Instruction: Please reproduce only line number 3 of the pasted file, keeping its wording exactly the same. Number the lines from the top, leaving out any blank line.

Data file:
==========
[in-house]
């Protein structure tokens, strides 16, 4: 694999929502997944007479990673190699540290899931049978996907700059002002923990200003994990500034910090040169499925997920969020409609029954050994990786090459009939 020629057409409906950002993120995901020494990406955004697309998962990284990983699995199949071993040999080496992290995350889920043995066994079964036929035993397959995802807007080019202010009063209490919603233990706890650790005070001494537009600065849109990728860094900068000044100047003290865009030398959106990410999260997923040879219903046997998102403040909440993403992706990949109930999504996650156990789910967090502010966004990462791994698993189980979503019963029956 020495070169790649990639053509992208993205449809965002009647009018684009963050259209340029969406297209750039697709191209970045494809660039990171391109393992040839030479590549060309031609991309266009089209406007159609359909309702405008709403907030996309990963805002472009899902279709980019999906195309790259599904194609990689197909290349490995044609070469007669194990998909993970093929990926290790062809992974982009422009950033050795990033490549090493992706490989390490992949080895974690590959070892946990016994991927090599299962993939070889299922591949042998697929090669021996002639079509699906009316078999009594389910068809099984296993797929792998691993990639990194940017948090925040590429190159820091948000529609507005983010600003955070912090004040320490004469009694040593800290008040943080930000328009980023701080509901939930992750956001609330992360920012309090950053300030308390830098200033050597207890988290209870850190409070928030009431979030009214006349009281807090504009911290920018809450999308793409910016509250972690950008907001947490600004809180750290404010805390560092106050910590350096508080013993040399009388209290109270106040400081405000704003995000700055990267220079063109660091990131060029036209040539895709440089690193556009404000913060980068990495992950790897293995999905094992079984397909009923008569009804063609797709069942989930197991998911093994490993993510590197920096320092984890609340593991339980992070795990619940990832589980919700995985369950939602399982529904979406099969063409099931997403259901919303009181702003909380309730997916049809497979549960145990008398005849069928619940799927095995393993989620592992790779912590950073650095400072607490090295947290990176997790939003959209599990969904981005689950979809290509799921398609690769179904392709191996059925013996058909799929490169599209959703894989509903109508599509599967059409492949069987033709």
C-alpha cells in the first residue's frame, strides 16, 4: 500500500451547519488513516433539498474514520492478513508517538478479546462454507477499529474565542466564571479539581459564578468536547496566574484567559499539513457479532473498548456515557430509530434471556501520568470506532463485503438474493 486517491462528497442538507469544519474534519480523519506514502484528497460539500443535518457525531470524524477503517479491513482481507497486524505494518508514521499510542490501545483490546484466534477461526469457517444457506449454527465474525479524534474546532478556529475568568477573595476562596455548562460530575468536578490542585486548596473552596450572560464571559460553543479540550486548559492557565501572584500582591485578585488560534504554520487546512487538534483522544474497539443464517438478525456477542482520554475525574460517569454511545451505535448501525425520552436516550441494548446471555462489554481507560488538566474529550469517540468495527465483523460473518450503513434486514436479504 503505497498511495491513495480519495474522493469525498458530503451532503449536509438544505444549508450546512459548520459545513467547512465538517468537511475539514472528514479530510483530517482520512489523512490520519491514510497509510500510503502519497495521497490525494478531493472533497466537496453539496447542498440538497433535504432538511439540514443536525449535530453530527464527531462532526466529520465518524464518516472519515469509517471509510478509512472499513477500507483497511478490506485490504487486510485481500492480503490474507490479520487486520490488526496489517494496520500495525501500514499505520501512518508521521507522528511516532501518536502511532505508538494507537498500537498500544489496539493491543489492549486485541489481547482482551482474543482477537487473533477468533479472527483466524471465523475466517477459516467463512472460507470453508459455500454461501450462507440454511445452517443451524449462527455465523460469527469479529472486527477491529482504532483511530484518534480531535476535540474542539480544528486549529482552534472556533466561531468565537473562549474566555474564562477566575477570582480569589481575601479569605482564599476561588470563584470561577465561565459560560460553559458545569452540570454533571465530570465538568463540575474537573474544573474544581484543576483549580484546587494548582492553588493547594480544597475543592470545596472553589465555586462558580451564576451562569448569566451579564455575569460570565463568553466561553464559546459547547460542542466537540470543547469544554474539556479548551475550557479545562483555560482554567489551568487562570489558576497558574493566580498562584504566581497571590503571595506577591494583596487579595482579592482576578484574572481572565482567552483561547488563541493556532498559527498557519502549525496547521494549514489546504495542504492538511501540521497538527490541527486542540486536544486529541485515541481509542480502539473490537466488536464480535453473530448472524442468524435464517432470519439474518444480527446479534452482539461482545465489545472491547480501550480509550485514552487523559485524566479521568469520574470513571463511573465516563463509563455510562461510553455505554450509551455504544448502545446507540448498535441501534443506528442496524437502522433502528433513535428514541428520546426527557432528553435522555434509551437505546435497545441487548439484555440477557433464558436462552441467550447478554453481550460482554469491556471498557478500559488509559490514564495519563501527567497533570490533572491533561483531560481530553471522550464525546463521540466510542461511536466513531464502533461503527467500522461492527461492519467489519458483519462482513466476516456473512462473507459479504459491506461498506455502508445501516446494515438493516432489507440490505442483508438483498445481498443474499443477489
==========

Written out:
C-alpha cells in the first residue's frame, strides 16, 4: 500500500451547519488513516433539498474514520492478513508517538478479546462454507477499529474565542466564571479539581459564578468536547496566574484567559499539513457479532473498548456515557430509530434471556501520568470506532463485503438474493 486517491462528497442538507469544519474534519480523519506514502484528497460539500443535518457525531470524524477503517479491513482481507497486524505494518508514521499510542490501545483490546484466534477461526469457517444457506449454527465474525479524534474546532478556529475568568477573595476562596455548562460530575468536578490542585486548596473552596450572560464571559460553543479540550486548559492557565501572584500582591485578585488560534504554520487546512487538534483522544474497539443464517438478525456477542482520554475525574460517569454511545451505535448501525425520552436516550441494548446471555462489554481507560488538566474529550469517540468495527465483523460473518450503513434486514436479504 503505497498511495491513495480519495474522493469525498458530503451532503449536509438544505444549508450546512459548520459545513467547512465538517468537511475539514472528514479530510483530517482520512489523512490520519491514510497509510500510503502519497495521497490525494478531493472533497466537496453539496447542498440538497433535504432538511439540514443536525449535530453530527464527531462532526466529520465518524464518516472519515469509517471509510478509512472499513477500507483497511478490506485490504487486510485481500492480503490474507490479520487486520490488526496489517494496520500495525501500514499505520501512518508521521507522528511516532501518536502511532505508538494507537498500537498500544489496539493491543489492549486485541489481547482482551482474543482477537487473533477468533479472527483466524471465523475466517477459516467463512472460507470453508459455500454461501450462507440454511445452517443451524449462527455465523460469527469479529472486527477491529482504532483511530484518534480531535476535540474542539480544528486549529482552534472556533466561531468565537473562549474566555474564562477566575477570582480569589481575601479569605482564599476561588470563584470561577465561565459560560460553559458545569452540570454533571465530570465538568463540575474537573474544573474544581484543576483549580484546587494548582492553588493547594480544597475543592470545596472553589465555586462558580451564576451562569448569566451579564455575569460570565463568553466561553464559546459547547460542542466537540470543547469544554474539556479548551475550557479545562483555560482554567489551568487562570489558576497558574493566580498562584504566581497571590503571595506577591494583596487579595482579592482576578484574572481572565482567552483561547488563541493556532498559527498557519502549525496547521494549514489546504495542504492538511501540521497538527490541527486542540486536544486529541485515541481509542480502539473490537466488536464480535453473530448472524442468524435464517432470519439474518444480527446479534452482539461482545465489545472491547480501550480509550485514552487523559485524566479521568469520574470513571463511573465516563463509563455510562461510553455505554450509551455504544448502545446507540448498535441501534443506528442496524437502522433502528433513535428514541428520546426527557432528553435522555434509551437505546435497545441487548439484555440477557433464558436462552441467550447478554453481550460482554469491556471498557478500559488509559490514564495519563501527567497533570490533572491533561483531560481530553471522550464525546463521540466510542461511536466513531464502533461503527467500522461492527461492519467489519458483519462482513466476516456473512462473507459479504459491506461498506455502508445501516446494515438493516432489507440490505442483508438483498445481498443474499443477489